Rotameter, as shown in Figure 6, consists of a vertical pipe, tapered downward. The flow passes from the bottom to the top. There is cylindrical type metallic float inside the tube. The fluid flows upward through the gap between the tube and the float. As the float moves up or down there is a change in the gap, as a result changing the area of the orifice. In fact, the float settles down at a position, where the pressure drop across the orifice will create an upward thrust that will balance the downward force due to the gravity. The position of the float is calibrated with the flow rate.
Figure 6. Rotameter
Positive Displacement Flow Meters
Positive displacement flow meters are the only family of flow meters that directly measure the volume of fluid passing through a pipe. This is achieved by passing a specific amount of fluid with each rotation of the meter. A good analogy on how these work is to imagine filling a bucket and dumping it numerous times to measure the amount of water. Positive displacement flow meters are very accurate regardless of the fluids viscosity, density, velocity, or temperature. Because of the accuracy and ease of use, positive displacement flow meters are commonly used for domestic water measurement.
The most common types of positive displacement flow meters are:
- Piston Flow Meters
- Gear Flow Meters
- Helical Flow Meters
Piston Flow Meters
Piston flow meters or rotary piston displacement meters, as shown in Figure 7, are most commonly used for domestic water measurement. They operate by having a piston rotate in a chamber with a known volume. Every rotation the piston makes passes a volume of water equivalent to the chambers known volume down the pipe. Knowing the number of rotations and the volume of the chamber allows the flow rate to be calculated.
Figure 7. Piston Flow Meter
Gear Flow Meters
Gear flow meters, as shown in Figure 8, consist of two round gears that are mounted in overlapping compartments. When a fluid flows through the inlet it gets trapped in the teeth of the gear and is transported to the outlet. Knowing the volume of the voids between the teeth and the wall and the number of rotation, the flow rate can be calculated.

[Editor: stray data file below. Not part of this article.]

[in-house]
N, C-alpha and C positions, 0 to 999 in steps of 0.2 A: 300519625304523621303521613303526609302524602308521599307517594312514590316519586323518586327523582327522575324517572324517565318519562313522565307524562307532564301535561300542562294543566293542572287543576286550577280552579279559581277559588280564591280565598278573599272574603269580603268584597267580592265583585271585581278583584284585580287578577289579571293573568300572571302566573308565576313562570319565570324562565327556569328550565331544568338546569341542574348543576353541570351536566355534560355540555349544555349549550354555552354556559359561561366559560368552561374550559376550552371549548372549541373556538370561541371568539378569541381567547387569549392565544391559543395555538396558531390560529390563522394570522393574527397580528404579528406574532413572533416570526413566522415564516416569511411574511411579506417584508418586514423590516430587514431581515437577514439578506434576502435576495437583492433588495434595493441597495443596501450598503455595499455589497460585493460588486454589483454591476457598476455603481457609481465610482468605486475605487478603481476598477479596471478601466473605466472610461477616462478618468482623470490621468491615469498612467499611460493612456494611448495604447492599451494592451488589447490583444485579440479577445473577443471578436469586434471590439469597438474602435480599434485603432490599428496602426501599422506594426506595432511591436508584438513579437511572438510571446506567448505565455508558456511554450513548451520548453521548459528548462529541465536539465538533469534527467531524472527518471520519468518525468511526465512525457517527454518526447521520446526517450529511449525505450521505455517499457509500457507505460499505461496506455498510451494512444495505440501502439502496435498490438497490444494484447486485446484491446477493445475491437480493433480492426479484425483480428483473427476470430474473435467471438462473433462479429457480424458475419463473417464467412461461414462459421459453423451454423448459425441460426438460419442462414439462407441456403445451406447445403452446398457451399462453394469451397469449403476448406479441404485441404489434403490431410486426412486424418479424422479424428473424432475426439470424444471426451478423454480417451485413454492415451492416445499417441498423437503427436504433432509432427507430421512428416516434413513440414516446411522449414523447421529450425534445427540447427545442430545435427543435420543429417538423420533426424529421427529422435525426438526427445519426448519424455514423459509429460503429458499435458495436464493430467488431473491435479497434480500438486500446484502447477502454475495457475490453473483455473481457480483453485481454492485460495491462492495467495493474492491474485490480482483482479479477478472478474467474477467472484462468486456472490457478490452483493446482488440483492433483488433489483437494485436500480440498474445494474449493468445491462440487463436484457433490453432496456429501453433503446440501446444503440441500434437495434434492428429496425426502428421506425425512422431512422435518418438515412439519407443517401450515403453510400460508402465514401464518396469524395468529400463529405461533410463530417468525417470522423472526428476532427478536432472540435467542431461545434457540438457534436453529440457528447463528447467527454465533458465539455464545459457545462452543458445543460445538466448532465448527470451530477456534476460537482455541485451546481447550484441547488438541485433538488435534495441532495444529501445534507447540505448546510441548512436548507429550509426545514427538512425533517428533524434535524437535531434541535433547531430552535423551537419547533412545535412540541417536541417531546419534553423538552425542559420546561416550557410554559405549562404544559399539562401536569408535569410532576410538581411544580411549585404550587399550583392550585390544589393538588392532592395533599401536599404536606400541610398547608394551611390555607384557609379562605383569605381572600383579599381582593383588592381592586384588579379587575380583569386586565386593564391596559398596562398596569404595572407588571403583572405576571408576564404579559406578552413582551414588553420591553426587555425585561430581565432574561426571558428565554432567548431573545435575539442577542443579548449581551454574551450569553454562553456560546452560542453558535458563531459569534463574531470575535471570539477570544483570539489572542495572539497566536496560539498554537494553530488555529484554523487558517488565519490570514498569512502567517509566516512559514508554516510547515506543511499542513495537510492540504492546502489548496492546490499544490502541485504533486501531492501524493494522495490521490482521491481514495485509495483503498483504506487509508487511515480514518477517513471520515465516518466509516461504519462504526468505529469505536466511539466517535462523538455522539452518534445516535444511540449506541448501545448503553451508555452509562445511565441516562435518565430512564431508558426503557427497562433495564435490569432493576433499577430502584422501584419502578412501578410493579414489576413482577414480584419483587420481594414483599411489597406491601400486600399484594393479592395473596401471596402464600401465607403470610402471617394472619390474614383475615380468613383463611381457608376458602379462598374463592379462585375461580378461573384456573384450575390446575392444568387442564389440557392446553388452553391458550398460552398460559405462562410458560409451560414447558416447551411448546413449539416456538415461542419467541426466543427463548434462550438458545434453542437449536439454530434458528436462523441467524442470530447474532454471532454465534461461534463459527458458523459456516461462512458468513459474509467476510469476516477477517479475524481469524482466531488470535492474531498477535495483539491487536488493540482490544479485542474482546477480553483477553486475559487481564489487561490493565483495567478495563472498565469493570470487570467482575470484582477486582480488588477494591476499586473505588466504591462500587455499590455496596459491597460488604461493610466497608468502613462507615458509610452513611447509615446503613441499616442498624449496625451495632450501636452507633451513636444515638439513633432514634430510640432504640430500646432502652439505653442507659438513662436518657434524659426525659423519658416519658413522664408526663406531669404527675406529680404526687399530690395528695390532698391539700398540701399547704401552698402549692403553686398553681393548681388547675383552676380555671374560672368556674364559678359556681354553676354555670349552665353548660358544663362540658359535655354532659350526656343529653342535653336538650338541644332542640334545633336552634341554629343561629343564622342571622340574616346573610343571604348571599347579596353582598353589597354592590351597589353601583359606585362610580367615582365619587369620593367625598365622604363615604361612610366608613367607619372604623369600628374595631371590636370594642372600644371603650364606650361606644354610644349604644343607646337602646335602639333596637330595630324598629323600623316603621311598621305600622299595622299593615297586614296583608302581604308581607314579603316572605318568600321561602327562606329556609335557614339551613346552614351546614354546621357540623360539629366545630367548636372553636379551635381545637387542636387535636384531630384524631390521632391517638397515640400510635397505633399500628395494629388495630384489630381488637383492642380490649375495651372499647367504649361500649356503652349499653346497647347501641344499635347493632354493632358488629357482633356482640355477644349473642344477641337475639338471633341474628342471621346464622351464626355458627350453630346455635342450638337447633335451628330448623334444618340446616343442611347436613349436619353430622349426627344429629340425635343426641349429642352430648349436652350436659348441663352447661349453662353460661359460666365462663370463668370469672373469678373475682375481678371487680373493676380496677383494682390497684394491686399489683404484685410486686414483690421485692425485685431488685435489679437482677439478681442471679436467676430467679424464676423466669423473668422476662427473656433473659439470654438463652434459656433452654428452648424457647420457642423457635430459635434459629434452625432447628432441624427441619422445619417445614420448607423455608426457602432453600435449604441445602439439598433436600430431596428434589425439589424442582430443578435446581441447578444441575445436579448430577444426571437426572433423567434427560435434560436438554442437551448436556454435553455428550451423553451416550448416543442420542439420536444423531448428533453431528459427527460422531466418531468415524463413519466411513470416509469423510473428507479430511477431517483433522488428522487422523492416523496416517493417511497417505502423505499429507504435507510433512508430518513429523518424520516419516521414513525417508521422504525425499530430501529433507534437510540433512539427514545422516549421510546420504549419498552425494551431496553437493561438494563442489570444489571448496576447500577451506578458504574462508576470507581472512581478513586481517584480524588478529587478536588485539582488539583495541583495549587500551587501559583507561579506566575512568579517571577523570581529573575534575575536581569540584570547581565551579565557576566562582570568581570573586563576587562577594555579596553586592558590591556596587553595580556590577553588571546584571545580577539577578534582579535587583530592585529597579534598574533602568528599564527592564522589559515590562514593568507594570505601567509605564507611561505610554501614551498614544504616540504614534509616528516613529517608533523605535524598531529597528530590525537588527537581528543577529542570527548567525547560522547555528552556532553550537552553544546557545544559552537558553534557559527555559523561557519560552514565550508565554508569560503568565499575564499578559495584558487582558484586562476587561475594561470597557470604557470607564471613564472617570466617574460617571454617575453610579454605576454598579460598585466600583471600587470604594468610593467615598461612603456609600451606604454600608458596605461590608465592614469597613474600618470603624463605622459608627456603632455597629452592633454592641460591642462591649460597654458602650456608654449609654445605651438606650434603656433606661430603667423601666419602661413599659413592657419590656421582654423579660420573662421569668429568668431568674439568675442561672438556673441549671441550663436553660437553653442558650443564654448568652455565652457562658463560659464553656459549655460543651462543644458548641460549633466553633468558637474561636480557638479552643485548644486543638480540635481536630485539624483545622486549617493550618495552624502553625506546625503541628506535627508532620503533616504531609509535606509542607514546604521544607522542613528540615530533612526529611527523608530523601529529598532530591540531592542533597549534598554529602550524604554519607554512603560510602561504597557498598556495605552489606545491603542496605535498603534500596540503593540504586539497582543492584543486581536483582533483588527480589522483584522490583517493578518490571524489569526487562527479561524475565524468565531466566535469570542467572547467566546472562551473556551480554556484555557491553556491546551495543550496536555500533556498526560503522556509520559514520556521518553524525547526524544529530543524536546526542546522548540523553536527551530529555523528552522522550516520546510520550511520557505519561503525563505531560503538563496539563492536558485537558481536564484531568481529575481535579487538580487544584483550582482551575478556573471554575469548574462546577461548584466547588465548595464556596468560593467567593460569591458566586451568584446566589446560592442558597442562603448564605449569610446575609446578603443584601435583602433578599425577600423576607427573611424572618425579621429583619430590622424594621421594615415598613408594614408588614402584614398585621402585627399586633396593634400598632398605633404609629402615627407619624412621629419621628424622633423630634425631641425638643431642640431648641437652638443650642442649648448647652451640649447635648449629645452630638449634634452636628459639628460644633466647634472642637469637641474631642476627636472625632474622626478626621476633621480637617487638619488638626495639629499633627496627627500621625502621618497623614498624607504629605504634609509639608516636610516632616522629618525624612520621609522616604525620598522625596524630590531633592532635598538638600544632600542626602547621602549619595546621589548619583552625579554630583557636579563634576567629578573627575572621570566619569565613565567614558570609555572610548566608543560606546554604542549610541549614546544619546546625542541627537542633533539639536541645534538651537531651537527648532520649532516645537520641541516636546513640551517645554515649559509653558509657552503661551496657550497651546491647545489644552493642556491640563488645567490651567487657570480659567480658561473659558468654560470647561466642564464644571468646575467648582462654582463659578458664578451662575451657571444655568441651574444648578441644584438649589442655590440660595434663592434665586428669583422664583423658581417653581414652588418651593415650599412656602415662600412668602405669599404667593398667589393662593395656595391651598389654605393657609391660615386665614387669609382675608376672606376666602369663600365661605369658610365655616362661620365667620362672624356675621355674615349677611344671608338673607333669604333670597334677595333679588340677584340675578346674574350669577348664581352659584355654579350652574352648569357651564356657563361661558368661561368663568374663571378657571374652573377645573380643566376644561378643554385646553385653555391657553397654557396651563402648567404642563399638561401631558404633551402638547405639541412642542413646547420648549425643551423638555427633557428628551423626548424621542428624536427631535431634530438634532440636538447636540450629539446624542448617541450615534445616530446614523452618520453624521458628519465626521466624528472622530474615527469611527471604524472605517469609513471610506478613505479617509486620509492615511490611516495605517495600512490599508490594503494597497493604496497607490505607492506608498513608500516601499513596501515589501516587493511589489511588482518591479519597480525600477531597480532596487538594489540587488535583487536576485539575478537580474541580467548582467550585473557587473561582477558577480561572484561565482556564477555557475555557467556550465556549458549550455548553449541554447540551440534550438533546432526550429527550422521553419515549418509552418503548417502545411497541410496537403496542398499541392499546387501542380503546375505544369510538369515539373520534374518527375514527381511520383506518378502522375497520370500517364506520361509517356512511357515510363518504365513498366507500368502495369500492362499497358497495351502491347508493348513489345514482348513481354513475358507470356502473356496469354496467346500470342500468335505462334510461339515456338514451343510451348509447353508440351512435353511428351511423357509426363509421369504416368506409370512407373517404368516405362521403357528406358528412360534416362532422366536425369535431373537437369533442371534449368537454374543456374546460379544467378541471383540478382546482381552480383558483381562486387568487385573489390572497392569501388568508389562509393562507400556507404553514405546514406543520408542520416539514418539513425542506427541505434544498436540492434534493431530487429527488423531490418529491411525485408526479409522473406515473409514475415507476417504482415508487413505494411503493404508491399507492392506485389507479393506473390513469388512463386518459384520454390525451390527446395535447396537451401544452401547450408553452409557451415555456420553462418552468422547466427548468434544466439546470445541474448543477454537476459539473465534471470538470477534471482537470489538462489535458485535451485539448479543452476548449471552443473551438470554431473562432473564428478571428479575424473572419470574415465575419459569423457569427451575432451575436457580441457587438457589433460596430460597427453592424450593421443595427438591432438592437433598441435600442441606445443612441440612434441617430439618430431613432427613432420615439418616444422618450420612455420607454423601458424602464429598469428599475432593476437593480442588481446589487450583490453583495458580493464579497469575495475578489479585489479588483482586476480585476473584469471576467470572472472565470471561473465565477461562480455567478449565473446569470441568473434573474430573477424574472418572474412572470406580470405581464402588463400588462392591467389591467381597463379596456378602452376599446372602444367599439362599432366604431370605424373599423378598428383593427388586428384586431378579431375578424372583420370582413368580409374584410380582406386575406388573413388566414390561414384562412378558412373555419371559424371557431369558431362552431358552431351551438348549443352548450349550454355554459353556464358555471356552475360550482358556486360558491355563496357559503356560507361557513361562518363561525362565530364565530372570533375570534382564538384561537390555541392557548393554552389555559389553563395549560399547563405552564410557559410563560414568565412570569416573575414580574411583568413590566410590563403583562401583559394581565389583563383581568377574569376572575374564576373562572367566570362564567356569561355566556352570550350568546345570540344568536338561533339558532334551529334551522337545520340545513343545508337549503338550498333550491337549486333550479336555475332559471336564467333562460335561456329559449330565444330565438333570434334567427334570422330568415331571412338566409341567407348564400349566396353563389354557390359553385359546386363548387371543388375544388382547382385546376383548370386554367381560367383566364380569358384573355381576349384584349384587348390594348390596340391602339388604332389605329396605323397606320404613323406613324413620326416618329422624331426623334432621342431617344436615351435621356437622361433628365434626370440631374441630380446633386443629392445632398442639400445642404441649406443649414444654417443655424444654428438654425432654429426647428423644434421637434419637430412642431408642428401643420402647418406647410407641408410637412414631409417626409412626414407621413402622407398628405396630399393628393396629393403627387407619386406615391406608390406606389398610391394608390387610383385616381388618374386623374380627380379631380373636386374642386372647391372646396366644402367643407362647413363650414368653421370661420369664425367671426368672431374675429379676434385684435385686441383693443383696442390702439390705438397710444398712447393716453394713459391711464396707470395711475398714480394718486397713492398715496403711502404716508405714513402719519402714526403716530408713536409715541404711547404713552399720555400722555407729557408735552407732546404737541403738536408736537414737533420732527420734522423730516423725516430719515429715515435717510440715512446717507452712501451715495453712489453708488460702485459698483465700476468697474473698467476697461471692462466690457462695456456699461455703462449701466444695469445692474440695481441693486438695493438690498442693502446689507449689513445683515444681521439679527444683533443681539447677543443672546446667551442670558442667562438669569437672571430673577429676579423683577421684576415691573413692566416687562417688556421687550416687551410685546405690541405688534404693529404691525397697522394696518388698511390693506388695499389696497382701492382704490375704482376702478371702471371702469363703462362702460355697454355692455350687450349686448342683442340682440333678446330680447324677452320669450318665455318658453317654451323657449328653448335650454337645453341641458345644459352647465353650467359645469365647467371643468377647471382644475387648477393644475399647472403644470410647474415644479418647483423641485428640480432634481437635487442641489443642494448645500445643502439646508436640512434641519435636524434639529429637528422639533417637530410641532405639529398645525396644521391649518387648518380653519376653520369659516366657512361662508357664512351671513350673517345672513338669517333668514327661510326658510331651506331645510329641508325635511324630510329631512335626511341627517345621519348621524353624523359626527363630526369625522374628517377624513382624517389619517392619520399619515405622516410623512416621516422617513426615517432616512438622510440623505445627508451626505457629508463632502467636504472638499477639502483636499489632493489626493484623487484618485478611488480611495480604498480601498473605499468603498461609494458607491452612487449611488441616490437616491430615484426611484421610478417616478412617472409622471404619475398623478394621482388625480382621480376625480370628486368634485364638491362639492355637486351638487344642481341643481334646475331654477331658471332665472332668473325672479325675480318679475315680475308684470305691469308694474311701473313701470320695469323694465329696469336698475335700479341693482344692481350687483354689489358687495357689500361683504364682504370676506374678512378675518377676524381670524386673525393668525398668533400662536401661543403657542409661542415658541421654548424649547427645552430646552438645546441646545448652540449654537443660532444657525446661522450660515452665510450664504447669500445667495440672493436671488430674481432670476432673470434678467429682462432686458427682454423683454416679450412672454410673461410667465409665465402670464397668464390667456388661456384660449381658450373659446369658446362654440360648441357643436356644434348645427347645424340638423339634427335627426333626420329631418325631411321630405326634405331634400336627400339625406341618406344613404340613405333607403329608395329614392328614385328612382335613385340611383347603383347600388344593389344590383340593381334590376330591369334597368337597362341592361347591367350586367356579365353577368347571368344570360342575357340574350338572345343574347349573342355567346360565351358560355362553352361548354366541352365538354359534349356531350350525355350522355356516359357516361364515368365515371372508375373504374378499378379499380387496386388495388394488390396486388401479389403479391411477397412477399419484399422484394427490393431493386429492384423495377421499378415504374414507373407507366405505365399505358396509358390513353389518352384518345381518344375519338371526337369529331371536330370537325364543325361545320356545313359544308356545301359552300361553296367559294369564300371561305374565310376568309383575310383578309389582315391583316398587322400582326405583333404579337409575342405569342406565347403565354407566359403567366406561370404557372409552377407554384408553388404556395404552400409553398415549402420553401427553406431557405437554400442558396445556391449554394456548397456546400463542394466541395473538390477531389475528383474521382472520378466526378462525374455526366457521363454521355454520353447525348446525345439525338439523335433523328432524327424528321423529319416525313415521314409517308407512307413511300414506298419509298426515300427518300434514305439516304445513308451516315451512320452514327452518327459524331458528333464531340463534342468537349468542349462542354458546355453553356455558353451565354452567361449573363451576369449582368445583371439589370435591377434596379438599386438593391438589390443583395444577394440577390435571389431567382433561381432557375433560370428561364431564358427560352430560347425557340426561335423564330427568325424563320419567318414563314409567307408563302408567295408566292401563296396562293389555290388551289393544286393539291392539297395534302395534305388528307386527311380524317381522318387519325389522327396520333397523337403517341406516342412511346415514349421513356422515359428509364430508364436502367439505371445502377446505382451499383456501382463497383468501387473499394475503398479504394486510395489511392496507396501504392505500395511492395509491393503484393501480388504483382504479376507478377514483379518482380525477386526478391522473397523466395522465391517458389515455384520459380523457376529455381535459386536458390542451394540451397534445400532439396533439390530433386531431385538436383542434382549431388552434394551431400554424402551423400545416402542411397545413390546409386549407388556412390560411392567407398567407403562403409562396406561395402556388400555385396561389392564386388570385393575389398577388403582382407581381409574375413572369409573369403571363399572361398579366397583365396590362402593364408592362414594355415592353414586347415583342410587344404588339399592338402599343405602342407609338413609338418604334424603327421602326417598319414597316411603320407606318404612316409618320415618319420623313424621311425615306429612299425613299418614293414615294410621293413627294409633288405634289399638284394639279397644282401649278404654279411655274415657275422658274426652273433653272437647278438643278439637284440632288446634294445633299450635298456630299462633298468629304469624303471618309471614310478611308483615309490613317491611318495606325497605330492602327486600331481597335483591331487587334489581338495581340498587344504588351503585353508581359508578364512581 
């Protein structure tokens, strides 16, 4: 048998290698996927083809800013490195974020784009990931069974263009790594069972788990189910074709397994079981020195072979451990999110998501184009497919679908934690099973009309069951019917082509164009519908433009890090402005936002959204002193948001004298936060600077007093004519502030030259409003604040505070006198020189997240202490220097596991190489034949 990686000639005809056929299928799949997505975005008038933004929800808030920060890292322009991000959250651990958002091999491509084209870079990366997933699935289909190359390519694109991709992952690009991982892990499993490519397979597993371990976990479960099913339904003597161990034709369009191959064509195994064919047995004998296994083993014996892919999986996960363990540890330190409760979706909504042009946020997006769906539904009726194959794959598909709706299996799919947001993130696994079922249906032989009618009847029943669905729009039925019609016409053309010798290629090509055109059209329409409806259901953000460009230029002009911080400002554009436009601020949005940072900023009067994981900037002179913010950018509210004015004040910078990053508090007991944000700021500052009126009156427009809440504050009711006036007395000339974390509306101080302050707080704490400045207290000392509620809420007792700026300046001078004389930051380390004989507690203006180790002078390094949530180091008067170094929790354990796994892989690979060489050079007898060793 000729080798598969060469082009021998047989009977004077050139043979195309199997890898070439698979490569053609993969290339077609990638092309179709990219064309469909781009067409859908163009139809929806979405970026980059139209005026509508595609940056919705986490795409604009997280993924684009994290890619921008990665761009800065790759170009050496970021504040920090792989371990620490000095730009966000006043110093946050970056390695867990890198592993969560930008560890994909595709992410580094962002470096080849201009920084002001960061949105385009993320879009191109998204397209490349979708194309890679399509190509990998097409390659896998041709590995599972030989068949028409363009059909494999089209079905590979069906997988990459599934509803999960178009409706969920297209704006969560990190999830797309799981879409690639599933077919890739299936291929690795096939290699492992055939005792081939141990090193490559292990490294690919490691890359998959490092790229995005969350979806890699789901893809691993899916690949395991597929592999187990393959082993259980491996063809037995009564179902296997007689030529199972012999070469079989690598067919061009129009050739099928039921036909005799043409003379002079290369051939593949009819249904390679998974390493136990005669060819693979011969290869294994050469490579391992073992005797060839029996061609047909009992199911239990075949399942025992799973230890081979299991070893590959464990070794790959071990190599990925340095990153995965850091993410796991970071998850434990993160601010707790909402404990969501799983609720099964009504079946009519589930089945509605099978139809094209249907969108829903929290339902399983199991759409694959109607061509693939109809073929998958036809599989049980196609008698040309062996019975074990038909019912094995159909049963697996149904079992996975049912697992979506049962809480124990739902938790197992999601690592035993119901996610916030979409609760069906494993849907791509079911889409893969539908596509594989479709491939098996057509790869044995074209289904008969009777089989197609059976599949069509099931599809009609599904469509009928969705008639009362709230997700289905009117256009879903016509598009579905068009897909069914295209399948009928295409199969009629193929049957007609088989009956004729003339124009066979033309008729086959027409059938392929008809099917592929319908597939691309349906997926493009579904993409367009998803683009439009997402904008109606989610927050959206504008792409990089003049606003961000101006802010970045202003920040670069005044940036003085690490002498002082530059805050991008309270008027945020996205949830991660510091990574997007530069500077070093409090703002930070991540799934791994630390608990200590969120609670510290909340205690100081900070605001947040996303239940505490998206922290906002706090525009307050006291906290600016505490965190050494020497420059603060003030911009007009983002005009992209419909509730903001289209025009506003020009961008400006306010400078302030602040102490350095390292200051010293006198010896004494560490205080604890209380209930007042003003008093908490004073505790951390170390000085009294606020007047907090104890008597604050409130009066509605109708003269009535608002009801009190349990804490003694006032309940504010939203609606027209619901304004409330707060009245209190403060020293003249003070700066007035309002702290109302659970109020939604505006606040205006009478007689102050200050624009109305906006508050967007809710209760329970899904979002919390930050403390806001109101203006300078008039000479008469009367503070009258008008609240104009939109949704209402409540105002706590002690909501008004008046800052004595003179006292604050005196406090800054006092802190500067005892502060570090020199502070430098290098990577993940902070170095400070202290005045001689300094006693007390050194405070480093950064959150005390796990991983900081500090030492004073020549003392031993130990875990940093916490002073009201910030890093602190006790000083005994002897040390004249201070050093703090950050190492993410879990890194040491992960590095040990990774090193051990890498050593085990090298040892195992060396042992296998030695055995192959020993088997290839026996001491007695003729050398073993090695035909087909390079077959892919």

Figure 8. Gear Flow Meters
Helical Flow Meters
Helical or helical gear flow meters operate using the same principal of the previous displacement flow meters. As the fluid flows through the inlet it causes the helix shaped structure to rotate. As the meter rotates it traps a known amount of fluid in the rotors, this fluid is then released towards the outlet. Knowing the speed of rotation and the volume between the rotors, the flow rate is calculated.
Figure 9. Helical Flow Meters
Electromagnetic Flow Meter
Magnetic flow meters, as shown in Figure 10, use the principal of Faraday’s law of electromagnetic induction to calculate the fluid flow rate. Faraday’s law states that a voltage will be induced when a conductor moves through a magnetic field. For this case, the liquid fluid serves as the conductor and the magnetic field is applied to the metering pipe. This will create a potential difference that is monitored by electrodes that are aligned perpendicular to the flow. The potential difference, or voltage produced, is directly proportional to the velocity, which then allows us to find the flow rate.
Figure 10. Electromagnetic Flow Meter
Electromagnetic flow meters will only work if the fluid is conductive and the pipe, where the flow meter is attached, is non-conductive. Magnetic flow meters also have problems with the electrodes corroding while in contact with the fluid in the pipe. Magnetic flow meters are good for measuring difficult and corrosive liquids and slurries. They are also very convenient because they can measure flow rates in both directions very accurately.